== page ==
(694g) Solid Flame: Experimental Validation

Authors: 
Shuck, C. E., University of Notre Dame
Mukasyan, A. S., University of Notre Dame
Manukyan, K. V., University of Notre Dame

Based on the thermodynamic calculations, it has long been hypothesized that a true solid-state combustion reaction could occur [1]. However, in every previously investigated case, due to the presence of impurities, one of the reactants experienced a phase transition (e.g. melting), or there was some transport-assisted process occurring. For example, it is well known that the pure tantalum-carbon system should not experience any phase transitions during combustion since its adiabatic temperature (2743 K) is well below the eutectic point (4242 K) of the system. But it has been previously shown that combustion wave propagation in this system occurs with the help of gas-phase transport agents, which are formed through reaction between carbon and the metal oxide layer [cf. 2]. Through use of high energy ball milling in an inert atmosphere, the oxygen free Ta/C composite particles were prepared. It was experimentally proven that these particles possess the ignition temperature on the order of 1300 K and that the true solid flame reaction may propagate along the heterogeneous media, which consist of such particles. A number of studies were done to define the morphology and microstructure of the reactants and reaction products, the apparent activation energy, and other relevant characteristics.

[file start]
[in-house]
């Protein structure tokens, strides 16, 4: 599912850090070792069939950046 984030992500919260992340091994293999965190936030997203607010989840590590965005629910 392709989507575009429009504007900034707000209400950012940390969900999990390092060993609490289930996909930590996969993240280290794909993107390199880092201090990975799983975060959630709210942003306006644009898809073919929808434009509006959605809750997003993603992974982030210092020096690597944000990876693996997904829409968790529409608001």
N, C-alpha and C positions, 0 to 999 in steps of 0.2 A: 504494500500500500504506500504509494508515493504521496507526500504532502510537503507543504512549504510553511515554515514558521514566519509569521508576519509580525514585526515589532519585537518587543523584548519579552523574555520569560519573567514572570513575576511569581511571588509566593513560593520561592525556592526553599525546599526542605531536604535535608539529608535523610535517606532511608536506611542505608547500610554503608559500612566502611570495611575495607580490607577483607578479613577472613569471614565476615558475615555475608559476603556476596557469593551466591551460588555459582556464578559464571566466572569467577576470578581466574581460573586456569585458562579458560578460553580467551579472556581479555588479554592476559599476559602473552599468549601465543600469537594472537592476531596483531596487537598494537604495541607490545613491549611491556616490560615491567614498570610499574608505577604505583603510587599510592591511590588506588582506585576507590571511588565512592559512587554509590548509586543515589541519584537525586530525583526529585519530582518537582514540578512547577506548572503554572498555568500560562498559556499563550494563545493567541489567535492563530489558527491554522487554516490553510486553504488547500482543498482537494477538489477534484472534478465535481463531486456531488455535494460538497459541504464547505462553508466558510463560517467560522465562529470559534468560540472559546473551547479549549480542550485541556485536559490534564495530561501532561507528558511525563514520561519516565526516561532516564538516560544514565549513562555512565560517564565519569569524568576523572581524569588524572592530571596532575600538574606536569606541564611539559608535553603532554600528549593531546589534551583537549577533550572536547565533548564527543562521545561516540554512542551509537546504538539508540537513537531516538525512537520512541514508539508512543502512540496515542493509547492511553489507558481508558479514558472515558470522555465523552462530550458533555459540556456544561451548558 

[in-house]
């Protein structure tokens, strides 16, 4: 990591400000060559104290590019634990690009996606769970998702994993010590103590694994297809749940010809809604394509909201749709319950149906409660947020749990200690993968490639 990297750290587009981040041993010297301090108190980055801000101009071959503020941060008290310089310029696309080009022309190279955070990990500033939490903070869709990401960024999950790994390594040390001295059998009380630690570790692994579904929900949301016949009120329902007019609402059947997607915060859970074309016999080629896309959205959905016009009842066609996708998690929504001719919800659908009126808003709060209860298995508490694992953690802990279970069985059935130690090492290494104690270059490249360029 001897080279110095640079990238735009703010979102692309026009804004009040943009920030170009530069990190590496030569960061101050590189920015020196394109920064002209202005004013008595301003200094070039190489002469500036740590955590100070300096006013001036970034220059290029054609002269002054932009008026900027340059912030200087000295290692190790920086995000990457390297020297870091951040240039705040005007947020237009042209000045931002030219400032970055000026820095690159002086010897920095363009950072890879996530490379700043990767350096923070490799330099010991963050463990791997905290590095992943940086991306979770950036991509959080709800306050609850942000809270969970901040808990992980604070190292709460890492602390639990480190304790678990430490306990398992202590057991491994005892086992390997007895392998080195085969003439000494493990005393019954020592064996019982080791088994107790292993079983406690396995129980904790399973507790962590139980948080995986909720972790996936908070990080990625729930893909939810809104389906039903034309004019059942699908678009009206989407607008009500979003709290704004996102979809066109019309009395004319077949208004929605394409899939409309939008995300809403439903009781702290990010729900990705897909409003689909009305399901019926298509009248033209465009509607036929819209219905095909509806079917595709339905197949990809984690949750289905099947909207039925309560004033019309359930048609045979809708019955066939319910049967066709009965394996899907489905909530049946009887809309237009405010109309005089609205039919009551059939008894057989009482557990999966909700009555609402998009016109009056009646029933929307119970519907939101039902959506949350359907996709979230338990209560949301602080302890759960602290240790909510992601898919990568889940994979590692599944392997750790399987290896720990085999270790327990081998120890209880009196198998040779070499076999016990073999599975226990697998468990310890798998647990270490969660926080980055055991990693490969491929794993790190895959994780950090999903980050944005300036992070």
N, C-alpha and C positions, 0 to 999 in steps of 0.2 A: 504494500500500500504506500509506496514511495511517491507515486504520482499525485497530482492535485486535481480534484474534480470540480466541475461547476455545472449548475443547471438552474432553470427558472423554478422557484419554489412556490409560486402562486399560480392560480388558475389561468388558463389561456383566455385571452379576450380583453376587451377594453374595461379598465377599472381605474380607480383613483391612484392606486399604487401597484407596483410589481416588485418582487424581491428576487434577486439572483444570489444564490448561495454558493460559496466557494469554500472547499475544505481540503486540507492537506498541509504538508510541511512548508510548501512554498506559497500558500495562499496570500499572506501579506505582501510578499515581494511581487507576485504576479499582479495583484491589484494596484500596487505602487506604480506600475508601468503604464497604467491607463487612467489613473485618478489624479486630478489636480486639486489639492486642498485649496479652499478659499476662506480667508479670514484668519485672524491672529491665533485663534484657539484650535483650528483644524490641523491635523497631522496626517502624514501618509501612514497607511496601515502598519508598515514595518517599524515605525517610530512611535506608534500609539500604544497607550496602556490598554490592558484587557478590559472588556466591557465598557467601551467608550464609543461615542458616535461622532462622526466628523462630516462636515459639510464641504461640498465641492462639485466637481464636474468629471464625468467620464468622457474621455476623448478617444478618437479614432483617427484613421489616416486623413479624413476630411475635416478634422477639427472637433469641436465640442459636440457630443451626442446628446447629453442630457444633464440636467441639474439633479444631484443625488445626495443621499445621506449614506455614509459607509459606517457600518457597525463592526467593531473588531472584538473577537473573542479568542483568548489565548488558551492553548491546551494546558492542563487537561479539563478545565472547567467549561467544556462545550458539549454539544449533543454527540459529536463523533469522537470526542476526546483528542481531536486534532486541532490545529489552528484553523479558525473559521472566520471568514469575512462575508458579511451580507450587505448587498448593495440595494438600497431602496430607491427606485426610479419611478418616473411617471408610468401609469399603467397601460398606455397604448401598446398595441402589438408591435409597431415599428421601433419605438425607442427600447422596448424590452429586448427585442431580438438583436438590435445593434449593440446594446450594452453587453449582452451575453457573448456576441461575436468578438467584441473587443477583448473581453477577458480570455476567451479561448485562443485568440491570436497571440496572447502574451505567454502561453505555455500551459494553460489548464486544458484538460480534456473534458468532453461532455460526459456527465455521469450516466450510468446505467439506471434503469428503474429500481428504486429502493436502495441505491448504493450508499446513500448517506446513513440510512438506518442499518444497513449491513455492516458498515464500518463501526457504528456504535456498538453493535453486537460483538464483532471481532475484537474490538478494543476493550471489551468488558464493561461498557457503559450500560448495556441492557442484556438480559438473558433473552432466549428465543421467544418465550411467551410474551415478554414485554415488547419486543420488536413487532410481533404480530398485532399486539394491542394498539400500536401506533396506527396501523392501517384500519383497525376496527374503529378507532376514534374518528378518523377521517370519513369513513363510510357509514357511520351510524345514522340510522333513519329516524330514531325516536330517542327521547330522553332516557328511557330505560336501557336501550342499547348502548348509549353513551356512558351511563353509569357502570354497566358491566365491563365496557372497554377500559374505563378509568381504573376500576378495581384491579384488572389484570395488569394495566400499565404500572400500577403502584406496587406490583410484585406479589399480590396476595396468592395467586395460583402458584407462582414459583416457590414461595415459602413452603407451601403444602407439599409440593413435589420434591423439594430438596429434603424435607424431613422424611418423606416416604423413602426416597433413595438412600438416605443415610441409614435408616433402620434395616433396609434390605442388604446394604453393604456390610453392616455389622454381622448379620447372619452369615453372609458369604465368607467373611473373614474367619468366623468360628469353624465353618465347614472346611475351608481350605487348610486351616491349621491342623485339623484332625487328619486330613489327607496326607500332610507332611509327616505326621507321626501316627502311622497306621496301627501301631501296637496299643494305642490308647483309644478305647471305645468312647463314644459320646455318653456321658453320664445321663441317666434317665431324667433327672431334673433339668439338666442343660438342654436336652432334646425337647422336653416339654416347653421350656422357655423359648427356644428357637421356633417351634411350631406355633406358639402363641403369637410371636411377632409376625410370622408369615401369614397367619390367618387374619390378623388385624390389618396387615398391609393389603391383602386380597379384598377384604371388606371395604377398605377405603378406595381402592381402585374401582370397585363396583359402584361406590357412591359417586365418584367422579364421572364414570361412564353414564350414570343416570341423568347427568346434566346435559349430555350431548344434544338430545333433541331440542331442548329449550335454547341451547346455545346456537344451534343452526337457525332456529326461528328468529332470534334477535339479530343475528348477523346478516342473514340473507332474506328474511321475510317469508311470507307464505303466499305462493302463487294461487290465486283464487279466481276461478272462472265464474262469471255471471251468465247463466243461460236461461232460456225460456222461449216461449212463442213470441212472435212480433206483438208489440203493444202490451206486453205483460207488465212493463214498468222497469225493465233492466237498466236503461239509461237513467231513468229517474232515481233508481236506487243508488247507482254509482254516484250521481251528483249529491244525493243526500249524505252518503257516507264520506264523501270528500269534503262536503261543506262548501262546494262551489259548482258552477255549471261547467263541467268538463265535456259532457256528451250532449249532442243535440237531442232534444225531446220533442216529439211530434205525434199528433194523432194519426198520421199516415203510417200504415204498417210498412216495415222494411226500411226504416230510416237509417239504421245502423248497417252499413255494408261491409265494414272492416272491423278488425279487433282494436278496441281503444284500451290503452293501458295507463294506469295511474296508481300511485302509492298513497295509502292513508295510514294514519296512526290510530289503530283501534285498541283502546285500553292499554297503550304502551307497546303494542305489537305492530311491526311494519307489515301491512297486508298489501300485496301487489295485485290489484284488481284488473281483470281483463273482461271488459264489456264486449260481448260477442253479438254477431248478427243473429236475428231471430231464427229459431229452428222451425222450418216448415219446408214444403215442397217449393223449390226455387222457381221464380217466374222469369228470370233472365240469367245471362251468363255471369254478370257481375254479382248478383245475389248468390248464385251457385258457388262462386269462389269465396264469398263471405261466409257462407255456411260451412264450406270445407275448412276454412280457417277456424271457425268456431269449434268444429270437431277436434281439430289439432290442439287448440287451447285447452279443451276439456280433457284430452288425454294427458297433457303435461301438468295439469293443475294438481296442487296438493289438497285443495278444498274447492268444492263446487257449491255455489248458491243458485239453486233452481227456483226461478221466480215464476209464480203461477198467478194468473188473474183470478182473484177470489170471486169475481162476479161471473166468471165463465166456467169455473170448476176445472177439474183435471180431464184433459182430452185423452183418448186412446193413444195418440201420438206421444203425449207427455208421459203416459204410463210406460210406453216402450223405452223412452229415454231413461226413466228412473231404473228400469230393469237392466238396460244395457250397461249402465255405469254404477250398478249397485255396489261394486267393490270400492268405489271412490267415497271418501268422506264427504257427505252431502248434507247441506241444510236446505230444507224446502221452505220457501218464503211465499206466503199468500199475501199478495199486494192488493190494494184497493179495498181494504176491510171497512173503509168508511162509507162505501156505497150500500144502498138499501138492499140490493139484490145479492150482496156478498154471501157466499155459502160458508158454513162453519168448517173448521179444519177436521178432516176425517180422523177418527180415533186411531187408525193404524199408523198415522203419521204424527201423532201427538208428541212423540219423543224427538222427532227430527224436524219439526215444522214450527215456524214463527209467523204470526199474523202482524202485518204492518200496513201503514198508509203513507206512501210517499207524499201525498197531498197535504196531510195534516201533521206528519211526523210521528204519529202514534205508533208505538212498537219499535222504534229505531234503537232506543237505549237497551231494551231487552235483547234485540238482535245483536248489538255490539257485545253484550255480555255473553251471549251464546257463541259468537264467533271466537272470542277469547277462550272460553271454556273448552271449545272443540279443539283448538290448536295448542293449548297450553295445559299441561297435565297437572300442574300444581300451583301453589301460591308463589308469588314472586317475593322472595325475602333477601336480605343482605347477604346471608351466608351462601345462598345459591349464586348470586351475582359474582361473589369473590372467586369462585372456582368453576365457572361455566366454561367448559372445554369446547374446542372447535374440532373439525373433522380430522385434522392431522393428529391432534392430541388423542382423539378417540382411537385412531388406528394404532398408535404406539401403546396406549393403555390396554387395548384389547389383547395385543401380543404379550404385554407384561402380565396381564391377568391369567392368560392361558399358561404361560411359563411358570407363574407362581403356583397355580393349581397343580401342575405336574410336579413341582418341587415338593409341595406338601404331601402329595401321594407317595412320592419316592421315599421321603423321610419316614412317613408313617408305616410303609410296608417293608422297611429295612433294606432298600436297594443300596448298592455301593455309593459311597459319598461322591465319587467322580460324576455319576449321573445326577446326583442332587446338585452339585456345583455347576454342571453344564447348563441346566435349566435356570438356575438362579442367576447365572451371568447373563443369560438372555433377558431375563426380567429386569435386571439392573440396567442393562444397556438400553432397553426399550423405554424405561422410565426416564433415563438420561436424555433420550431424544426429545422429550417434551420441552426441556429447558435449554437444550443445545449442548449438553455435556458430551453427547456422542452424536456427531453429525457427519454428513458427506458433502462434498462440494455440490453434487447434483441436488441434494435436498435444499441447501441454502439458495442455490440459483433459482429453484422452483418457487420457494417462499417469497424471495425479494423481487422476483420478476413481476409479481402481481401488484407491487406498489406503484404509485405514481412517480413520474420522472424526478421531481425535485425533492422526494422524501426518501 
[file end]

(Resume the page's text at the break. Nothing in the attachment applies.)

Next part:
Reference:

[1] Merzhanov, A. G., Self-propagating high-temperature synthesis: Twenty years of search and findings. In “Combustion and Plasma Synthesis of High-Temperature Materials” (Z. A. Munir and J. B. Holt, eds.). VCH Publishers, New York, 1990, p. 1.

[2] Merzhanov, A. G., Rogachev, A. S., Mukasyan, A. S., Khusid, B. M., Borovinskaya, I. P., and Khina, B. B., The role of gas-phase transport in combustion of tantalum-carbon system. J. Eng. Phys.Thermophys.. 59,809 (1990).